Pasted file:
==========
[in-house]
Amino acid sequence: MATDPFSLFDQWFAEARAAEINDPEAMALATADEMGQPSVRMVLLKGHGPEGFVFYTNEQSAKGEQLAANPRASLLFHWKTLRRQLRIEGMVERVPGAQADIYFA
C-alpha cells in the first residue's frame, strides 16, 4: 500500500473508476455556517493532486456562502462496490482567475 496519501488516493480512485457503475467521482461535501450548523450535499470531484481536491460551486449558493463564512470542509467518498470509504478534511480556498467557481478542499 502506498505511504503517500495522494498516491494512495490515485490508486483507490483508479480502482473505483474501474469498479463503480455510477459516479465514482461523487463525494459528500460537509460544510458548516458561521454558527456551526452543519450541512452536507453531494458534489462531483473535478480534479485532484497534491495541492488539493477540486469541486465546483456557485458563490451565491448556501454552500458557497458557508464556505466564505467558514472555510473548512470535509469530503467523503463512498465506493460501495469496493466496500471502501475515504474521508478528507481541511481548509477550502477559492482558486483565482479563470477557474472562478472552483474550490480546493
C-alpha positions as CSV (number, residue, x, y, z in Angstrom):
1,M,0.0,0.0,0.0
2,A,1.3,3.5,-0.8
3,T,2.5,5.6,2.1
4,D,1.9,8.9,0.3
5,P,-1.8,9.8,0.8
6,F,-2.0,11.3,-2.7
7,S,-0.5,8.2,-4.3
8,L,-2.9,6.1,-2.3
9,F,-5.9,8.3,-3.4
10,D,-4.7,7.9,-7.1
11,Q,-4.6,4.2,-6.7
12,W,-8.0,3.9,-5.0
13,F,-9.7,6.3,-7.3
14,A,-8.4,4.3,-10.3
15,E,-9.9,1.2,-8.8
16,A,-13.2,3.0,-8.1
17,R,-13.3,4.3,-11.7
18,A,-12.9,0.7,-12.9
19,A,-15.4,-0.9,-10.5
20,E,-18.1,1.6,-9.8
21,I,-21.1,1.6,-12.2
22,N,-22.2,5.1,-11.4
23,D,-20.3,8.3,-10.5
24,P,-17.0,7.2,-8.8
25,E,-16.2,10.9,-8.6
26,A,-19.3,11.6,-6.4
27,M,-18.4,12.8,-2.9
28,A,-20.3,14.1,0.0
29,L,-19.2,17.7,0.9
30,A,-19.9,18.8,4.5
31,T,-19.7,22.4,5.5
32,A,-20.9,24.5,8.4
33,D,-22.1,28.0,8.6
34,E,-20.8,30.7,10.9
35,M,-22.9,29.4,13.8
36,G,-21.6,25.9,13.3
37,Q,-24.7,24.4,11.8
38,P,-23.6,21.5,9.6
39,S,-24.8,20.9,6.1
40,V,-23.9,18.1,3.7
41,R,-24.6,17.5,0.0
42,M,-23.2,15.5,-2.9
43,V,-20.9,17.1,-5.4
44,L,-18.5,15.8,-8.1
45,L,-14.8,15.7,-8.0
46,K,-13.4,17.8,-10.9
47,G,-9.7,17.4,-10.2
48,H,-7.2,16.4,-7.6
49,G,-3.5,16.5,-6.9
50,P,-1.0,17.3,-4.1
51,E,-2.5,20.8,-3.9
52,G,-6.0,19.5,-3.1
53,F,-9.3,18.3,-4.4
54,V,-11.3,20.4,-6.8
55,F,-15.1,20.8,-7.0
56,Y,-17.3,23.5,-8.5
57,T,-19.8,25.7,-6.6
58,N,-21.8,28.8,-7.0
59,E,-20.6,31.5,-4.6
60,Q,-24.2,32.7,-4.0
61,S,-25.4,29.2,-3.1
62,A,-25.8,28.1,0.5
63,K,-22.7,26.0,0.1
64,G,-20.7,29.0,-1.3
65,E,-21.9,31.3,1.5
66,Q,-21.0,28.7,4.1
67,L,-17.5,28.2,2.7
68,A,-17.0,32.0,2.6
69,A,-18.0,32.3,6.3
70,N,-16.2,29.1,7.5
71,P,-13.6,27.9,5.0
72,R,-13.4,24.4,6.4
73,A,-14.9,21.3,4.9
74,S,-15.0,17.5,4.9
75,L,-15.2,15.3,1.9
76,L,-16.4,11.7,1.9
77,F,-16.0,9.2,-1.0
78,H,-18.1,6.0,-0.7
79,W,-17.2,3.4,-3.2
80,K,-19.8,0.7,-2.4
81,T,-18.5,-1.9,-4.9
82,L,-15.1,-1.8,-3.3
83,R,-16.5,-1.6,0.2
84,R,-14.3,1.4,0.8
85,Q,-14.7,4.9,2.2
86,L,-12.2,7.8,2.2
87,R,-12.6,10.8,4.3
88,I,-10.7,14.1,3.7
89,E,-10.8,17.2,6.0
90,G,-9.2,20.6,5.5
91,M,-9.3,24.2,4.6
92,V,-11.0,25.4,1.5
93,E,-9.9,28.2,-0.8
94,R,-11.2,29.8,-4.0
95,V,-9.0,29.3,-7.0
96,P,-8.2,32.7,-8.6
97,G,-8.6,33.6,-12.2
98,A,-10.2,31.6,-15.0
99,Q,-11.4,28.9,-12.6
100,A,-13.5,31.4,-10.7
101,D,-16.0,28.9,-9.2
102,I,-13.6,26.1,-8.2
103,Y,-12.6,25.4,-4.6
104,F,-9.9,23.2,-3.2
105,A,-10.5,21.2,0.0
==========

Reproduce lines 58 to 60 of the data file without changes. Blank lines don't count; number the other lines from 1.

54,V,-11.3,20.4,-6.8
55,F,-15.1,20.8,-7.0
56,Y,-17.3,23.5,-8.5